Recruiting by Numbers

By Matt Ferguson

Aug. 26, 2015

The rise of data analytics in human resources and recruiting has many industry pros as conflicted as they are excited.
There is a lingering anxiety that the intuition and interpersonal skills paramount to successful talent acquisition programs may be subverted or replaced by computers and complex algorithms. Proponents, on the other hand, argue that data analytics will reinforce the role of recruiters and should be embraced as a key tool of the trade.       
While I wholeheartedly believe the latter sentiment will win out, it’s clear there is enough uncertainty to necessitate a broader discussion around when and how big data should be used to advance talent acquisition goals. 
Currently, 52 percent of hiring managers and recruiters rate their proficiency with workforce analytics as poor or fair, according to a spring 2015 survey by CareerBuilder along with Harris Poll. In fact, only 1 in 7 HR departments regularly use big data in recruitment strategies and half never do. I frequently hear HR leaders say the benefits of data analytics are unclear, and even if research yields intriguing findings, the time and effort spent on such efforts isn’t worth it.
Recruiting by Numbers
Proficiency Importance
Source: CareerBuilder CEO Survey, 2015, Harris Poll
Do these skeptics have a point? 
It depends on the context. Most small companies don’t need an analytics function in their HR department, especially if the firm is only making a handful of hires annually. The same is true for firms that have a well-established pipeline of skilled candidates, such as the manufacturer that has strong relationships with vocational schools and community colleges. In short: Companies that don’t have complex recruiting or talent management challenges can probably survive without data analytics tools. 
For most midsize and enterprise companies, however, an issue-free recruiting strategy is the exception and not the rule.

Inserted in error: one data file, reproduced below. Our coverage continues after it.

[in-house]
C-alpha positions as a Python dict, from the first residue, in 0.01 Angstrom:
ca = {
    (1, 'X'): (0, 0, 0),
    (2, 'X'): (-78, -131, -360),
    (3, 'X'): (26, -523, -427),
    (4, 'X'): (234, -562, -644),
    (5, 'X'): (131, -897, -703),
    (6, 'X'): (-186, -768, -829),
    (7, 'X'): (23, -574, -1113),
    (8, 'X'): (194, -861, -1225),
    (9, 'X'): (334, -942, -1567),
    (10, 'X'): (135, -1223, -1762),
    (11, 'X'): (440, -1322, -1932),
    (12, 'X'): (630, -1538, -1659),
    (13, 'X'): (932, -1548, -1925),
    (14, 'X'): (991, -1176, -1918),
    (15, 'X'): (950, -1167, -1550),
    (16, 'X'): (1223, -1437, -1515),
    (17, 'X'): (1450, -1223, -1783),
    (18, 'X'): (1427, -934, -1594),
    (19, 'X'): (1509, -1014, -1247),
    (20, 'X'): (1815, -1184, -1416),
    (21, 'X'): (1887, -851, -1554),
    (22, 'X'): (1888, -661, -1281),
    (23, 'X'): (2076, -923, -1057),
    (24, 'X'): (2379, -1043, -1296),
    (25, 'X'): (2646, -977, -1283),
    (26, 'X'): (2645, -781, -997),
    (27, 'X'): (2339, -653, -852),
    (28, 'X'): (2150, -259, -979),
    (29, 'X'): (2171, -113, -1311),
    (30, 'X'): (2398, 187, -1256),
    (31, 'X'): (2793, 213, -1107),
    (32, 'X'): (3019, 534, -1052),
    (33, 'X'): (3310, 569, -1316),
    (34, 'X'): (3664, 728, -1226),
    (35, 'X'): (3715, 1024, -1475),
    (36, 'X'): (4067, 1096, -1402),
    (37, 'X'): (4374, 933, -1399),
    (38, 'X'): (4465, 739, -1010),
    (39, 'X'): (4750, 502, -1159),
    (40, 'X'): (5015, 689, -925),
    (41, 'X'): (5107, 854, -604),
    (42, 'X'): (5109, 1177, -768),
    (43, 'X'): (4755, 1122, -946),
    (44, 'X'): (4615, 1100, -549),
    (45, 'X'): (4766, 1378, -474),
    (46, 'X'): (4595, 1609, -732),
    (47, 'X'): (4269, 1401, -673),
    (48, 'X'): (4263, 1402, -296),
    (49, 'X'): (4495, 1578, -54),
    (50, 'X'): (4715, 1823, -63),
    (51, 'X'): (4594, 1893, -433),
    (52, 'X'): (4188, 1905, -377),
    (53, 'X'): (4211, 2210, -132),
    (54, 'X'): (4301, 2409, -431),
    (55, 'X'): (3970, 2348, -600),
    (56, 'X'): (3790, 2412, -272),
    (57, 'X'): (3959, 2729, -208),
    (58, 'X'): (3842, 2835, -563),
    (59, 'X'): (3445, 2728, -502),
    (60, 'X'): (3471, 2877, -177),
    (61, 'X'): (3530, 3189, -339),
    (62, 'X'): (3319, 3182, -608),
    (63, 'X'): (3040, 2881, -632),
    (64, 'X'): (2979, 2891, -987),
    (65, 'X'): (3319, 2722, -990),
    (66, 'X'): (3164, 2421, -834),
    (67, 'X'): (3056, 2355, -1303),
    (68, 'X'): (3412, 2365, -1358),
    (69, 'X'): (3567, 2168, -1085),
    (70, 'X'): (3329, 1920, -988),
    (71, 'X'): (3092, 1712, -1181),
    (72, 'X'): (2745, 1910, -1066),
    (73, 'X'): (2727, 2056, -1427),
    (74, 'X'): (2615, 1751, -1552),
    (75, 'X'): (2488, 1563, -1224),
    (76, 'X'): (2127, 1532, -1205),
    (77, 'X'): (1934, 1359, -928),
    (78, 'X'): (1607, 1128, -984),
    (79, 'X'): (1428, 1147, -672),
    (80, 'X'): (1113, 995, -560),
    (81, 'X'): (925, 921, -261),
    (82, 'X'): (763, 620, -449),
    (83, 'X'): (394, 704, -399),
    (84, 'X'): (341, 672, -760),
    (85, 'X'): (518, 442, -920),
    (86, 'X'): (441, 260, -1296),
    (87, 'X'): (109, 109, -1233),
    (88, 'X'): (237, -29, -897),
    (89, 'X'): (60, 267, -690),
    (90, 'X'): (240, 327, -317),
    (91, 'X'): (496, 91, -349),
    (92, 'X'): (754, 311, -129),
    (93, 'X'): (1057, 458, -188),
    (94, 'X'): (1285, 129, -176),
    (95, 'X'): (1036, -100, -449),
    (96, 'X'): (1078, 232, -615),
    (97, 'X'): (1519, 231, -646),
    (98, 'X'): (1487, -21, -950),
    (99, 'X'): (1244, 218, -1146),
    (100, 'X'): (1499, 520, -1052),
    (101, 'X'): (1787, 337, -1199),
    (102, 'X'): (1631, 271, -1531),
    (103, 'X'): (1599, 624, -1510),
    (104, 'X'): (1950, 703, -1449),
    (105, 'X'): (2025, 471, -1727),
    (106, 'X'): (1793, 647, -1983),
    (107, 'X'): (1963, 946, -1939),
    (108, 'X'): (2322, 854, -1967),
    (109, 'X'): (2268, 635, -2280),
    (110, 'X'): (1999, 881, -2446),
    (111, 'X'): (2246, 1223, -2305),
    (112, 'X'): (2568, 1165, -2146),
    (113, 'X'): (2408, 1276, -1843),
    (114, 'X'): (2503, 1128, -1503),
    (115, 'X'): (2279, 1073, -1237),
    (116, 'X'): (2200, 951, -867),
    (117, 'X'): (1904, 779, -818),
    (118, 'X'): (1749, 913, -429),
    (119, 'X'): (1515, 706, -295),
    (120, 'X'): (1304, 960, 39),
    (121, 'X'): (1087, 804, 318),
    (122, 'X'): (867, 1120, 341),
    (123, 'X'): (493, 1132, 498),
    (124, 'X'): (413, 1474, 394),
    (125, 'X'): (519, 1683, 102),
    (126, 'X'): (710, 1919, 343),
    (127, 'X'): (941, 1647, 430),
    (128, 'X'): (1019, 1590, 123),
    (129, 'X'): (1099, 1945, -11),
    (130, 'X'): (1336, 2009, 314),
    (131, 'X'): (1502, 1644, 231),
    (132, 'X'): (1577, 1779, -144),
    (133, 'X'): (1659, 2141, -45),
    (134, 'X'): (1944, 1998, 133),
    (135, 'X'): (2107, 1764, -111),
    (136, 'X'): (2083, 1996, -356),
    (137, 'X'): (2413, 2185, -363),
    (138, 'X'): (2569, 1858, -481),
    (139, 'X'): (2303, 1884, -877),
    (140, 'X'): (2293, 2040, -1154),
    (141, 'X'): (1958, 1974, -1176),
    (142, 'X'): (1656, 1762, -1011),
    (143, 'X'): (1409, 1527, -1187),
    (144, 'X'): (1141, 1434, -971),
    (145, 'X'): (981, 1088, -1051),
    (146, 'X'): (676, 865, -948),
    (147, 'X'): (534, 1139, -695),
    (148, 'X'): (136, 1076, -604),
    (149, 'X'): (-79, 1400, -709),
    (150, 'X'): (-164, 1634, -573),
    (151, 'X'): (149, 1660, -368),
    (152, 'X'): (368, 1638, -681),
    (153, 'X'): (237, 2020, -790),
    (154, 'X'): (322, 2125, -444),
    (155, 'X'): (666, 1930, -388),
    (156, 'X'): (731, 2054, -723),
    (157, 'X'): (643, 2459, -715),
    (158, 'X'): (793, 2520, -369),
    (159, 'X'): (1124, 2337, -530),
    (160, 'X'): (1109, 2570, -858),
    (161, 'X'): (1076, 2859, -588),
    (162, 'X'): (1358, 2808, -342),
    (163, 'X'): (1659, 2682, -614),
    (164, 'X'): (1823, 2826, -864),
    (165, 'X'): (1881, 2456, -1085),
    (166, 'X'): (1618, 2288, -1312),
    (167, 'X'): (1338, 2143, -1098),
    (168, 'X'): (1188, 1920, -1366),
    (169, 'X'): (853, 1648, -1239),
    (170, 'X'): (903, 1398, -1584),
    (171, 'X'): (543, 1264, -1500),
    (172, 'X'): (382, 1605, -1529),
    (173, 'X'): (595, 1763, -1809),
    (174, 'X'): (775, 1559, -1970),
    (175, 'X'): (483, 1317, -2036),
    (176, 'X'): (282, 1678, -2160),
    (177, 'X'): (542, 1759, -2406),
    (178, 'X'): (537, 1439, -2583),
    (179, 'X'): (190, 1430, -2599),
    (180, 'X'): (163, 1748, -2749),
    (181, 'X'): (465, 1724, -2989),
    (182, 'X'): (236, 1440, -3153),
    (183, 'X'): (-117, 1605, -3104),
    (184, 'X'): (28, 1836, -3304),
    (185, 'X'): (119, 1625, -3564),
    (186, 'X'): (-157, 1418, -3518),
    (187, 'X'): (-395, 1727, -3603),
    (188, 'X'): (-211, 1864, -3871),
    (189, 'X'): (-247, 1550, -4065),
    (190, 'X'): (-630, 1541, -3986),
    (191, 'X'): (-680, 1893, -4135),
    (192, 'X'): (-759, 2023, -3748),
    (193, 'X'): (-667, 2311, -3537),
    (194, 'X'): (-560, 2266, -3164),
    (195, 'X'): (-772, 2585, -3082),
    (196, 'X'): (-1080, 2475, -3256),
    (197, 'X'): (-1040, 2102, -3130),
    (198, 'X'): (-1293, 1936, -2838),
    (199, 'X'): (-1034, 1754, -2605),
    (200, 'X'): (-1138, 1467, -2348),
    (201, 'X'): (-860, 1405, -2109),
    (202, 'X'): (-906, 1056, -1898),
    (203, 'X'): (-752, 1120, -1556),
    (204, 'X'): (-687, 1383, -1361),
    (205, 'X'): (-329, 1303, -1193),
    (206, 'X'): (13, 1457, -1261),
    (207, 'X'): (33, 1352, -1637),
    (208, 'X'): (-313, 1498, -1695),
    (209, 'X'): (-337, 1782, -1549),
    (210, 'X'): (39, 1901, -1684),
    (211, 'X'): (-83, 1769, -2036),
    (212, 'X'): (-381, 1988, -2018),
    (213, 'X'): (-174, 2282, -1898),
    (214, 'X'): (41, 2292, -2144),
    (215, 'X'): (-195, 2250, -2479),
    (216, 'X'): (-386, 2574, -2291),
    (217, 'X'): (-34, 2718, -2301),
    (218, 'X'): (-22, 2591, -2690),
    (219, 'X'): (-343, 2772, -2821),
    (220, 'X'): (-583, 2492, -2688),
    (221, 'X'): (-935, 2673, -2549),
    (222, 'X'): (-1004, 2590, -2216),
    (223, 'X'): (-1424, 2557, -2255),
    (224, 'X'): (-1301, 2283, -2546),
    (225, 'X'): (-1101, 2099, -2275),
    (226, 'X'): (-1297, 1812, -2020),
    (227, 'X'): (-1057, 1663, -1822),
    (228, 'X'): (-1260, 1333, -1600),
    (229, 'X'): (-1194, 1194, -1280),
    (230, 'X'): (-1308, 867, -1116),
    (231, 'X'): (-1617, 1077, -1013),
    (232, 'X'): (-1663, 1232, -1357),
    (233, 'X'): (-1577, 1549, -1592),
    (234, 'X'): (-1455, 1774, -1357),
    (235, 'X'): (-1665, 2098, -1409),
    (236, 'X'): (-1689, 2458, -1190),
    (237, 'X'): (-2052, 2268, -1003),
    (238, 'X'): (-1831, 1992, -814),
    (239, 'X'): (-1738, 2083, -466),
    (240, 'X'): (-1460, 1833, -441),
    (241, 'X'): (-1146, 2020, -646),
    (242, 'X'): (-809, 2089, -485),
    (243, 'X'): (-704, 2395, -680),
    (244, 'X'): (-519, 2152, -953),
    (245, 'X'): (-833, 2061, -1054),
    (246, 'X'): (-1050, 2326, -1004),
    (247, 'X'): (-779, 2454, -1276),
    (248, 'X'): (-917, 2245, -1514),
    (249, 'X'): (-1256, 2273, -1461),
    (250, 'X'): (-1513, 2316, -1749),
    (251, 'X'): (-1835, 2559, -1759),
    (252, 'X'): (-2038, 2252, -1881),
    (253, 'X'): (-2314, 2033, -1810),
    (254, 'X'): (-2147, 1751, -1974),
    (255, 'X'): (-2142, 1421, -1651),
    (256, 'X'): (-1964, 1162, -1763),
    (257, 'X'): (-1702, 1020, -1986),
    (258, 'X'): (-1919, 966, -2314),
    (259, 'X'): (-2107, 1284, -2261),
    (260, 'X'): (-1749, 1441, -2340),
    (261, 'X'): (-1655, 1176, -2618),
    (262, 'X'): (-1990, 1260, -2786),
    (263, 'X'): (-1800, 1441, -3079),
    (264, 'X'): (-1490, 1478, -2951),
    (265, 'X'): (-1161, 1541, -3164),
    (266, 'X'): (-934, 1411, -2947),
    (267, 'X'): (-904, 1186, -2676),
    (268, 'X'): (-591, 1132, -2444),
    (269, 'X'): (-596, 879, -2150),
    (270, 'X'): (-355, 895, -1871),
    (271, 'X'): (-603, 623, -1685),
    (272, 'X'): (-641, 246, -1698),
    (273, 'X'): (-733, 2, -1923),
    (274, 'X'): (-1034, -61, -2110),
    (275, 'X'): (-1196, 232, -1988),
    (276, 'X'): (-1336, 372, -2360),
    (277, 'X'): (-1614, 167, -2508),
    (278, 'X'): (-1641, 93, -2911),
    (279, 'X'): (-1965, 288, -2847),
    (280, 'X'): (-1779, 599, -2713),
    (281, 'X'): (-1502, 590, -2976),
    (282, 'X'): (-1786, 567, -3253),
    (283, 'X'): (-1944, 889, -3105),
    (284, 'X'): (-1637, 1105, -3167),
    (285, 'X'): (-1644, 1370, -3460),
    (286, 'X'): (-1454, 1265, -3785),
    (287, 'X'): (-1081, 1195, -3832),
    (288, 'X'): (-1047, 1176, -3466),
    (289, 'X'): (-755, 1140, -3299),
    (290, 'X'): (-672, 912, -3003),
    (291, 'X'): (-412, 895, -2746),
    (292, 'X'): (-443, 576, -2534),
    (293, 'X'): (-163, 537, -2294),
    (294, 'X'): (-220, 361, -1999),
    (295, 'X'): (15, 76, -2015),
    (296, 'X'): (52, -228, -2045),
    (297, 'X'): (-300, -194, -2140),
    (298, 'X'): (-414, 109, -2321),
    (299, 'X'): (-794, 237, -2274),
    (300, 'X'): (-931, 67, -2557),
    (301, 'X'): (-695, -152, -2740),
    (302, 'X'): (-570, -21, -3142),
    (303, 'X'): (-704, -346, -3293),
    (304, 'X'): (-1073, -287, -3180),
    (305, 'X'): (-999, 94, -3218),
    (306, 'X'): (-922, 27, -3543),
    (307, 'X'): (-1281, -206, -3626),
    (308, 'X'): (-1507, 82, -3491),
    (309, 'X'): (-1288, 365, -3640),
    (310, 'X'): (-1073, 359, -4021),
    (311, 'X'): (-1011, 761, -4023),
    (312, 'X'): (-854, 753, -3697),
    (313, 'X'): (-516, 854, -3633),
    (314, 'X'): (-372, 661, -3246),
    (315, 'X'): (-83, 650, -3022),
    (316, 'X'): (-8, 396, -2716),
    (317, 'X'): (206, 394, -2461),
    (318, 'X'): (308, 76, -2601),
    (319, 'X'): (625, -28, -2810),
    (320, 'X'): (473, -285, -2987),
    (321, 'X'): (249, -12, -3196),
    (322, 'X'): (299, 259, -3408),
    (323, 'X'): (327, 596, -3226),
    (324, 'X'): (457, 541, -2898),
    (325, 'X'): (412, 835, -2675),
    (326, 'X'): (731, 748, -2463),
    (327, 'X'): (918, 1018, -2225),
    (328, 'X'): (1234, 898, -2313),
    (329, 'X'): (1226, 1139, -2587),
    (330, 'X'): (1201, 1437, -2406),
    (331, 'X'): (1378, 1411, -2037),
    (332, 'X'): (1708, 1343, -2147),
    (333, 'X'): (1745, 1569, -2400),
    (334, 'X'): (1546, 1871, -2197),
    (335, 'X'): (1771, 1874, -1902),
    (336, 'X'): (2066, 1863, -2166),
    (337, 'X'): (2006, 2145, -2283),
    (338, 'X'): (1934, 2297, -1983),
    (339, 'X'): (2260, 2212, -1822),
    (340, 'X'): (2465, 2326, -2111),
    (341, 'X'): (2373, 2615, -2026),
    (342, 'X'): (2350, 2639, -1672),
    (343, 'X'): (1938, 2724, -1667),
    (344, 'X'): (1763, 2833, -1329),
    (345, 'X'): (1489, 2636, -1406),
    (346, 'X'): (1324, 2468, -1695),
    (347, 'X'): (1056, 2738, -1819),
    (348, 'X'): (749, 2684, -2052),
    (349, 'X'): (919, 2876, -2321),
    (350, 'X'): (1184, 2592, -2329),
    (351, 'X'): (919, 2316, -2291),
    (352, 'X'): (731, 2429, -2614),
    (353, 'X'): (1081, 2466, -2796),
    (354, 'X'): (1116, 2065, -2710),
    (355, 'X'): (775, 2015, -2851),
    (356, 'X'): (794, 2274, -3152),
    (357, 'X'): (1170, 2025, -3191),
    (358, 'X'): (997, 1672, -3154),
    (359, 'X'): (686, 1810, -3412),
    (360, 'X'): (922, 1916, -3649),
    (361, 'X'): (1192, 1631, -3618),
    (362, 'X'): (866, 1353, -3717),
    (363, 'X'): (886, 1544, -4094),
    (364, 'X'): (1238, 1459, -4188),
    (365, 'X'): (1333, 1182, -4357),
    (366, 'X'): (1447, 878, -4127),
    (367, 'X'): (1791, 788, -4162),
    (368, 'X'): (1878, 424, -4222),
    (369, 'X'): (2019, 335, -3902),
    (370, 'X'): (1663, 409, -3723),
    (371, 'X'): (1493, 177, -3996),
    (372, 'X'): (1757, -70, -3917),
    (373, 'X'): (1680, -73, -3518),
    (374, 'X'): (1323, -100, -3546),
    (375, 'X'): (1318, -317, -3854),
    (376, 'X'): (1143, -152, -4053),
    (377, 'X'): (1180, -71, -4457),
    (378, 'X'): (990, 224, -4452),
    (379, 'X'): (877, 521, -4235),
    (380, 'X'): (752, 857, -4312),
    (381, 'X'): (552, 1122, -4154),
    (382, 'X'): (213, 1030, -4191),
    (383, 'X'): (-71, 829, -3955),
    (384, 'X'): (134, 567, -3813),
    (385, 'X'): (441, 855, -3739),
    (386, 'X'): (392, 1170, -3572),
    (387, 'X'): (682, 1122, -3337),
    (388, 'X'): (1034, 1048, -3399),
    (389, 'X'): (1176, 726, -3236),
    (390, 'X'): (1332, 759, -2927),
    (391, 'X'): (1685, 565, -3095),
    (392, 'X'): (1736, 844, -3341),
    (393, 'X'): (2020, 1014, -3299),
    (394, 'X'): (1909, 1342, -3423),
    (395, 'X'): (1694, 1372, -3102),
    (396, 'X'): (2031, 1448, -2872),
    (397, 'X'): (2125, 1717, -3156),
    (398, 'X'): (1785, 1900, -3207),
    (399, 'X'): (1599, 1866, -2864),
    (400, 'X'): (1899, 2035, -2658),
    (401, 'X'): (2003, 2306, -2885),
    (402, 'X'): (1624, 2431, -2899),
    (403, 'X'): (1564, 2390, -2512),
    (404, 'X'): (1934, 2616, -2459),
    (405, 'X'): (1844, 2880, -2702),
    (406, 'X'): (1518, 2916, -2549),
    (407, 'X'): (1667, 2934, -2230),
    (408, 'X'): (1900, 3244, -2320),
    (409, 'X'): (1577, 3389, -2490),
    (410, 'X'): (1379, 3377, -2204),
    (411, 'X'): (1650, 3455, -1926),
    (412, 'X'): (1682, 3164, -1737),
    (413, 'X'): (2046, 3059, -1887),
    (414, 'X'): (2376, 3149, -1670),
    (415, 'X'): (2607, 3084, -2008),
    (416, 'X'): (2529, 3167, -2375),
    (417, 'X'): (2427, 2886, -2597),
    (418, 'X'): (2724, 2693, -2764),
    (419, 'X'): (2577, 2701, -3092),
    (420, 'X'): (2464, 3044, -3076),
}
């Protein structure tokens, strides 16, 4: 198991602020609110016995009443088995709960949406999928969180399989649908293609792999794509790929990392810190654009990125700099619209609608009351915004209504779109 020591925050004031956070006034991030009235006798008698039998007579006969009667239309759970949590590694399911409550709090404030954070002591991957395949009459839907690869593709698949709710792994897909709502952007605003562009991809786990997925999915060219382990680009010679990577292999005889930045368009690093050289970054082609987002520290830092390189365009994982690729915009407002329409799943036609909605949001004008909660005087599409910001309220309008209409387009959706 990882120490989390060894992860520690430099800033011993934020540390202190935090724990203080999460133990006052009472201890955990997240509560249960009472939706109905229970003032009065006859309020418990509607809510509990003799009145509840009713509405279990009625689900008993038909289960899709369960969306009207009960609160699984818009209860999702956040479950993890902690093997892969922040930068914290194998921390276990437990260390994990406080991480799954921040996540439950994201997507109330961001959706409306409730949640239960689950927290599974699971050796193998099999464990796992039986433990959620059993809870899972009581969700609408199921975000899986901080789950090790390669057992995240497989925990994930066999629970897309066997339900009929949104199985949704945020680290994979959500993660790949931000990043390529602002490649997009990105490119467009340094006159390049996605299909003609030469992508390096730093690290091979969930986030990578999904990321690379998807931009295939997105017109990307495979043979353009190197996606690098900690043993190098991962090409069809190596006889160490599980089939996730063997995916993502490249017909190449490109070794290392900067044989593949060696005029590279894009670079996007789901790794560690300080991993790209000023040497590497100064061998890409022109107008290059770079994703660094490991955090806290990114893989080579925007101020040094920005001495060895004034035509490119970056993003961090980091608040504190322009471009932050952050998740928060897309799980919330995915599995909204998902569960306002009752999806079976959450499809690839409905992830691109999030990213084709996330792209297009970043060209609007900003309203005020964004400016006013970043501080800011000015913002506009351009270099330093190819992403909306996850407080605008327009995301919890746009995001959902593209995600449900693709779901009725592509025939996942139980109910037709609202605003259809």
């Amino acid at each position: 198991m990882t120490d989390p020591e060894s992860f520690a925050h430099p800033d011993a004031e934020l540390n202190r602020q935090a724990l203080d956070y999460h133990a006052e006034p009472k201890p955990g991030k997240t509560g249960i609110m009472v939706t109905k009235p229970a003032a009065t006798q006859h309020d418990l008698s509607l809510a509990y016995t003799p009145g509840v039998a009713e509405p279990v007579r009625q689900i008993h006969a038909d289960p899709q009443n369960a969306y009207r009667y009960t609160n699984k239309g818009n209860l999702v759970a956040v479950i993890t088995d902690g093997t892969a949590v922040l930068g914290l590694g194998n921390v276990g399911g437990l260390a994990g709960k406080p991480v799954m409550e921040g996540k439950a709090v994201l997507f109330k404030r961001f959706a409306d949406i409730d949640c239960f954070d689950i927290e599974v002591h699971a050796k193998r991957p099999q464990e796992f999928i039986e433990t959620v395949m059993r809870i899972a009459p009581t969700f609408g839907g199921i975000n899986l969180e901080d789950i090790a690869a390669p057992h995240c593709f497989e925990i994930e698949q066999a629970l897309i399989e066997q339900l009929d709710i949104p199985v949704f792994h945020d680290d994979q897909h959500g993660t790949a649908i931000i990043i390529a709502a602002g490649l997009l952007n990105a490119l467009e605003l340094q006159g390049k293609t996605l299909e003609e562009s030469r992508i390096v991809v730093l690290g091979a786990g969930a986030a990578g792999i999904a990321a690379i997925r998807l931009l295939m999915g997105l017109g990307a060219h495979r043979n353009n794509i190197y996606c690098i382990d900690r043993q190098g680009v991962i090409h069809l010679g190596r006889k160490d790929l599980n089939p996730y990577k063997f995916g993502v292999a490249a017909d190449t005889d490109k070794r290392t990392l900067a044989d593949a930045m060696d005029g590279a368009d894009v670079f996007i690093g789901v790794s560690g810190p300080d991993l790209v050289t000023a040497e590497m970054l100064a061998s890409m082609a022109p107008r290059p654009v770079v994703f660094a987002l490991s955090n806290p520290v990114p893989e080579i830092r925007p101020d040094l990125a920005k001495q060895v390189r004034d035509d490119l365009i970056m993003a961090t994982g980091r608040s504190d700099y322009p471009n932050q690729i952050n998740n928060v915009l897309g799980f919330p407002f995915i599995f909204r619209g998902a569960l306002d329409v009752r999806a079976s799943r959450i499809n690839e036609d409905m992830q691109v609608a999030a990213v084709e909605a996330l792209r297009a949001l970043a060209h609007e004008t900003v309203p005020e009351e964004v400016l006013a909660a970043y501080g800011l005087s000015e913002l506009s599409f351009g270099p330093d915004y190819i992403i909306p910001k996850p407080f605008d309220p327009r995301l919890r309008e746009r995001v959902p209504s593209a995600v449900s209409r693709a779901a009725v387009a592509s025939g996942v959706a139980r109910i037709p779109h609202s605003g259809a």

The average talent acquisition team is beset by numerous recruiting hurdles, such as preventing applicant drop-off, determining the correct mix of talent sources and, of course, filling the pipeline with enough skilled candidates. Even as the number of monthly job openings in the U.S. reached record levels over the summer, the pace of hiring continues to lag, according to the U.S. Bureau of Labor Statistics. Our survey found that 50 percent of HR managers currently have open positions for which they cannot find qualified candidates and that the time it takes to close vacancies for some high-level STEM jobs — science, technology, engineering and math — regularly crosses the three-month mark. (Editor’s note: The author works at CareerBuilder.)
The connection between a slow recruitment process and stalled company growth is real. Projects and initiatives critical to the business are hindered or never happen, and companies frequently have to delay hiring in one area because of vacancies in others.   
Data analytics, however, can kick-start new solutions to these problems by revealing previously hidden patterns and insights. 
There are three major uses of workforce data analytics that have proven highly beneficial. Data helps recruiters and HR leaders learn the market, set expectations and gain influence within their organization and evaluate the effectiveness of current strategies.      
Learning the Market
It is easy to lose sight of the fact that recruitment ostensibly functions on the same principles as any marketplace: Firms compete for scarce resources and pay for those resources per the market rate. Economists don’t rely on gut feelings when evaluating global economies; nor should talent acquisition pros when evaluating regional and national labor markets.